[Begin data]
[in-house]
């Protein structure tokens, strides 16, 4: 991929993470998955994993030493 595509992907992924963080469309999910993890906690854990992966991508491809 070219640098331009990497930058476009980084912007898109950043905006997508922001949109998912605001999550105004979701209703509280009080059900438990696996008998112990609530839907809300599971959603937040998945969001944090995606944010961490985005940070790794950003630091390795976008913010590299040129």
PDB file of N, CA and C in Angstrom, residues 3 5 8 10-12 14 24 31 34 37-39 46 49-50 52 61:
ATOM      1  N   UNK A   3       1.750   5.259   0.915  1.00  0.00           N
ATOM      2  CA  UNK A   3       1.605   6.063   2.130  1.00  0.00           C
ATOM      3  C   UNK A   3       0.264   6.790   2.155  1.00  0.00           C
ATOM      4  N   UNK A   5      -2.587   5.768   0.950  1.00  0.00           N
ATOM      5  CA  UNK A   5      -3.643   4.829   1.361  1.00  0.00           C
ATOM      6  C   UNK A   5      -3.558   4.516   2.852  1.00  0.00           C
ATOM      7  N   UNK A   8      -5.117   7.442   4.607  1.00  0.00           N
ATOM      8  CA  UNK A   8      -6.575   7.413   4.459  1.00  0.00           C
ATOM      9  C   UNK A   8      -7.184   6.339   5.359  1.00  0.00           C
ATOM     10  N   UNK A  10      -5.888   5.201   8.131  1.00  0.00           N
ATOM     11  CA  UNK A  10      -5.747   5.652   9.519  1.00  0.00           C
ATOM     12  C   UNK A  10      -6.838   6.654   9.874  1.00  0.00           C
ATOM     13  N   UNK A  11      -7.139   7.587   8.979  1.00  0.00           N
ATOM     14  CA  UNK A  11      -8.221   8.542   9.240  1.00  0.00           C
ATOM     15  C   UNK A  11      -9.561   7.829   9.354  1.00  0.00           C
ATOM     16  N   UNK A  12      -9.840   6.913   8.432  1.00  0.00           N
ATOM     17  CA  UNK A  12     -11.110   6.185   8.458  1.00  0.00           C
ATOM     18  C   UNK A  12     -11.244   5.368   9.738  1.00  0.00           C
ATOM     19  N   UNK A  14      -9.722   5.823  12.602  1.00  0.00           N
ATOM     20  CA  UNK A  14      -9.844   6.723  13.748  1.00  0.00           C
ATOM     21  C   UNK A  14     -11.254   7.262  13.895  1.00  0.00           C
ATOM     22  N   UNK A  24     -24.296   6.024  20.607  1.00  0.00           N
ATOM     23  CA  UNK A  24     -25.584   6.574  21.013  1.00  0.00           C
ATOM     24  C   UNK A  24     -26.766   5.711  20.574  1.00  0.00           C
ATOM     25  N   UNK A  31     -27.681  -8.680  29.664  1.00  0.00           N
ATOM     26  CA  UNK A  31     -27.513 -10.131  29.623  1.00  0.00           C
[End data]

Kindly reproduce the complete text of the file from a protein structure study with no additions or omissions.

[in-house]
């Protein structure tokens, strides 16, 4: 991929993470998955994993030493 595509992907992924963080469309999910993890906690854990992966991508491809 070219640098331009990497930058476009980084912007898109950043905006997508922001949109998912605001999550105004979701209703509280009080059900438990696996008998112990609530839907809300599971959603937040998945969001944090995606944010961490985005940070790794950003630091390795976008913010590299040129």
PDB file of N, CA and C in Angstrom, residues 3 5 8 10-12 14 24 31 34 37-39 46 49-50 52 61:
ATOM      1  N   UNK A   3       1.750   5.259   0.915  1.00  0.00           N
ATOM      2  CA  UNK A   3       1.605   6.063   2.130  1.00  0.00           C
ATOM      3  C   UNK A   3       0.264   6.790   2.155  1.00  0.00           C
ATOM      4  N   UNK A   5      -2.587   5.768   0.950  1.00  0.00           N
ATOM      5  CA  UNK A   5      -3.643   4.829   1.361  1.00  0.00           C
ATOM      6  C   UNK A   5      -3.558   4.516   2.852  1.00  0.00           C
ATOM      7  N   UNK A   8      -5.117   7.442   4.607  1.00  0.00           N
ATOM      8  CA  UNK A   8      -6.575   7.413   4.459  1.00  0.00           C
ATOM      9  C   UNK A   8      -7.184   6.339   5.359  1.00  0.00           C
ATOM     10  N   UNK A  10      -5.888   5.201   8.131  1.00  0.00           N
ATOM     11  CA  UNK A  10      -5.747   5.652   9.519  1.00  0.00           C
ATOM     12  C   UNK A  10      -6.838   6.654   9.874  1.00  0.00           C
ATOM     13  N   UNK A  11      -7.139   7.587   8.979  1.00  0.00           N
ATOM     14  CA  UNK A  11      -8.221   8.542   9.240  1.00  0.00           C
ATOM     15  C   UNK A  11      -9.561   7.829   9.354  1.00  0.00           C
ATOM     16  N   UNK A  12      -9.840   6.913   8.432  1.00  0.00           N
ATOM     17  CA  UNK A  12     -11.110   6.185   8.458  1.00  0.00           C
ATOM     18  C   UNK A  12     -11.244   5.368   9.738  1.00  0.00           C
ATOM     19  N   UNK A  14      -9.722   5.823  12.602  1.00  0.00           N
ATOM     20  CA  UNK A  14      -9.844   6.723  13.748  1.00  0.00           C
ATOM     21  C   UNK A  14     -11.254   7.262  13.895  1.00  0.00           C
ATOM     22  N   UNK A  24     -24.296   6.024  20.607  1.00  0.00           N
ATOM     23  CA  UNK A  24     -25.584   6.574  21.013  1.00  0.00           C
ATOM     24  C   UNK A  24     -26.766   5.711  20.574  1.00  0.00           C
ATOM     25  N   UNK A  31     -27.681  -8.680  29.664  1.00  0.00           N
ATOM     26  CA  UNK A  31     -27.513 -10.131  29.623  1.00  0.00           C